Big Tech, Big Cash, and Big Dividends

Joseph is a member of The Motley Fool Blog Network -- entries represent the personal opinion of the blogger and are not formally edited.

Many older "Big Tech" companies are seen as boring investments. Many investors may still be harnessing feelings of resentment from the bursting of the dot com bubble. Some say that these companies are "dead money." The big technology sector, however, is filled with cash-hoarding companies that are wisening up to the fact that many shareholders love dividend payments. Here are a few companies that seem to be increasing dividends payouts from large cash reserves. If you enjoy receiving dividends conjured up from relatively safe payout ratios, consider these companies.


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As can be seen, the beaten-down chip maker Intel is the leader of the trio in yield, paying out a 4.6% dividend yield per share. This is a solid yield from a company that has a wide-moat in the PC business. There are also concerns that the company may be drowning in its own PC moat, as competitors such as Qualcomm continue to dominate the mobile chip market amongst declining PC sales. The company also has controversy surrounding it due to the recent departure of its CEO. Still, the company has $2.26 billion in free cash flow to work with (according to ycharts), which is not only good news for the sustainability of its dividend, but also for its ability to invest in research and development to remain a major player in the tech sector. Intel's problems are most likely short-term, especially if the economy picks up and PC demand from enterprises picks up. Intel also realizes the need to get into mobile, and is not only working on its mobile chips, but expediting the process, according to Forbes. Intel will also be getting into mobile in Microsoft's upcoming Surface Pro Tablet, which will be more powerful than the currently available Surface RT.

Microsoft (NASDAQ: MSFT):

Microsoft recently raised their dividend 15 percent, and now pays out a nice 3.4% yield. Microsoft recently saw a dip in its price due to the departure of Steve Sinofsky, who was head of Windows and thought by many to be a future CEO candidate. Still, current CEO Steve Ballmer is working hard to promote Windows 8 and the integration of all of the company's various components (Windows 8, Office, Xbox, Windows Phone, etc.) into one, succinct ecosystem. Sales numbers have yet to be released for newly released Windows 8 or the Surface RT tablet, but either way Microsoft is a dominant player in the tech space, especially with its Microsoft Office products and Xbox offerings. The company has a massive $66.64 billion in cash and short-term investments, according to Ycharts. Compare this with only $9.71 billion in long-term debt, and it can quickly be concluded that Microsoft's ability to pay out its dividend (and especially increase it) is extremely safe.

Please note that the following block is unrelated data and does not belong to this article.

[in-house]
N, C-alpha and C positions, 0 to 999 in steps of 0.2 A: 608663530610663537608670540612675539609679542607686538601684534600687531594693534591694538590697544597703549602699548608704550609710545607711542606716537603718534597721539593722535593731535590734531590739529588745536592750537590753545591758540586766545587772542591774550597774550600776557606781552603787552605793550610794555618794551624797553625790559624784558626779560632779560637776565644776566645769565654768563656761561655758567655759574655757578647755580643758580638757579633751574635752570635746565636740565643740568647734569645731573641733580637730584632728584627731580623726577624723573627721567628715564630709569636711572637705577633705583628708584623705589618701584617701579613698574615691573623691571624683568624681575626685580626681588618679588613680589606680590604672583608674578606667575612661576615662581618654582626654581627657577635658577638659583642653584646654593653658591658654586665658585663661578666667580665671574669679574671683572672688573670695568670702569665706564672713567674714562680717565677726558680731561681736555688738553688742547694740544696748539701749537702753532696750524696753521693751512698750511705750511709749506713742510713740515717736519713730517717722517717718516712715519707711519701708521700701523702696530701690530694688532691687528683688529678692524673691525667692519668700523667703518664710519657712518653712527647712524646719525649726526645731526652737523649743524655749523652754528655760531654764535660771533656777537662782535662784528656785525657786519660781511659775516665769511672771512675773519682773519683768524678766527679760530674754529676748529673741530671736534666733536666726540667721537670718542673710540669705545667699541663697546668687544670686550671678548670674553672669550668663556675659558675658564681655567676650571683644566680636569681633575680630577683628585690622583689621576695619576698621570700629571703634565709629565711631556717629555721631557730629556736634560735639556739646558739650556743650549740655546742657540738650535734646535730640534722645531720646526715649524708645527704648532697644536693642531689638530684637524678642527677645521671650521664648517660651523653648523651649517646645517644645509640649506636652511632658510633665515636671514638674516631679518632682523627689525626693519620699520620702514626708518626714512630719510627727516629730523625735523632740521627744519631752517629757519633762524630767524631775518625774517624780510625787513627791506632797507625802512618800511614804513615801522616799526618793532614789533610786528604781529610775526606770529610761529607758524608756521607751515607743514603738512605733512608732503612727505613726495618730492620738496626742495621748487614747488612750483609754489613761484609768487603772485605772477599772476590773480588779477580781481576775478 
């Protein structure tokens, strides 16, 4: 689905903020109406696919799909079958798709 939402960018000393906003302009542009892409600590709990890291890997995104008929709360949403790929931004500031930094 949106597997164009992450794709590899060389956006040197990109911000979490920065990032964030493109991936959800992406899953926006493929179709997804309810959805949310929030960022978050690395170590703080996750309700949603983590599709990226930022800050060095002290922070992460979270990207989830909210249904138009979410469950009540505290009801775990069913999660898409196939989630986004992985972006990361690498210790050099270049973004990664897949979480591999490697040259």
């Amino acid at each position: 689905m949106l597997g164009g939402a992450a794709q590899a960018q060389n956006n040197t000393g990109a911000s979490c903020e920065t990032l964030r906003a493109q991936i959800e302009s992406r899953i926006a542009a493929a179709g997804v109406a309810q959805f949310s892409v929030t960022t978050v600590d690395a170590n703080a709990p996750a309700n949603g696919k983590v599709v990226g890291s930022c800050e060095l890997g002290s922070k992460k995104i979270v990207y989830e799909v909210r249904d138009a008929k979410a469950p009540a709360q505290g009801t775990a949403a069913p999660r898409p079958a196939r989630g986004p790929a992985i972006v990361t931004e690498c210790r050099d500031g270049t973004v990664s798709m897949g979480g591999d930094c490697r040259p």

Cisco has only recently entered the dividend payers club, but they have also quickly raised their yield. The company's 3% yield is attractive and very sustainable. The networking juggernaut also generates massive amounts of free cash flow- $2.2 billion to be exact. With $45 billion in cash and only around $16 billion in long-term debt, the company is another cash-rich tech company that a dividend investor can rely on for yield. The company has also beaten earnings estimates for seven consecutive quarters.

The Bottom Line:

When it comes down to it, companies like Microsoft, Intel, and Cisco may seem to be boring investments. They don't attract investors like Apple or Google do. The investor searching for yield, however, could consider these companies for their solid and safe dividend yields. The companies are mature and not as exciting as some of the newer players, but they are also well established and provide somewhat predictable earnings from their core businesses. Cisco is making tons of money, but their share price hasn't shot up significantly. Intel and Microsoft have seen some recent pressures put on their share prices, and now may be a good time to establish a position and start receiving dividend payments from these cash-rich companies. Capital appreciation may not come right away, but the investor in these companies will be paid nicely for their patience.




Jharry1 owns shares of Cisco Systems, Intel, and Microsoft. The Motley Fool owns shares of Intel and Microsoft. Motley Fool newsletter services recommend Intel and Microsoft. Try any of our Foolish newsletter services free for 30 days. We Fools may not all hold the same opinions, but we all believe that considering a diverse range of insights makes us better investors. The Motley Fool has a disclosure policy. Is this post wrong? Click here. Think you can do better? Join us and write your own!

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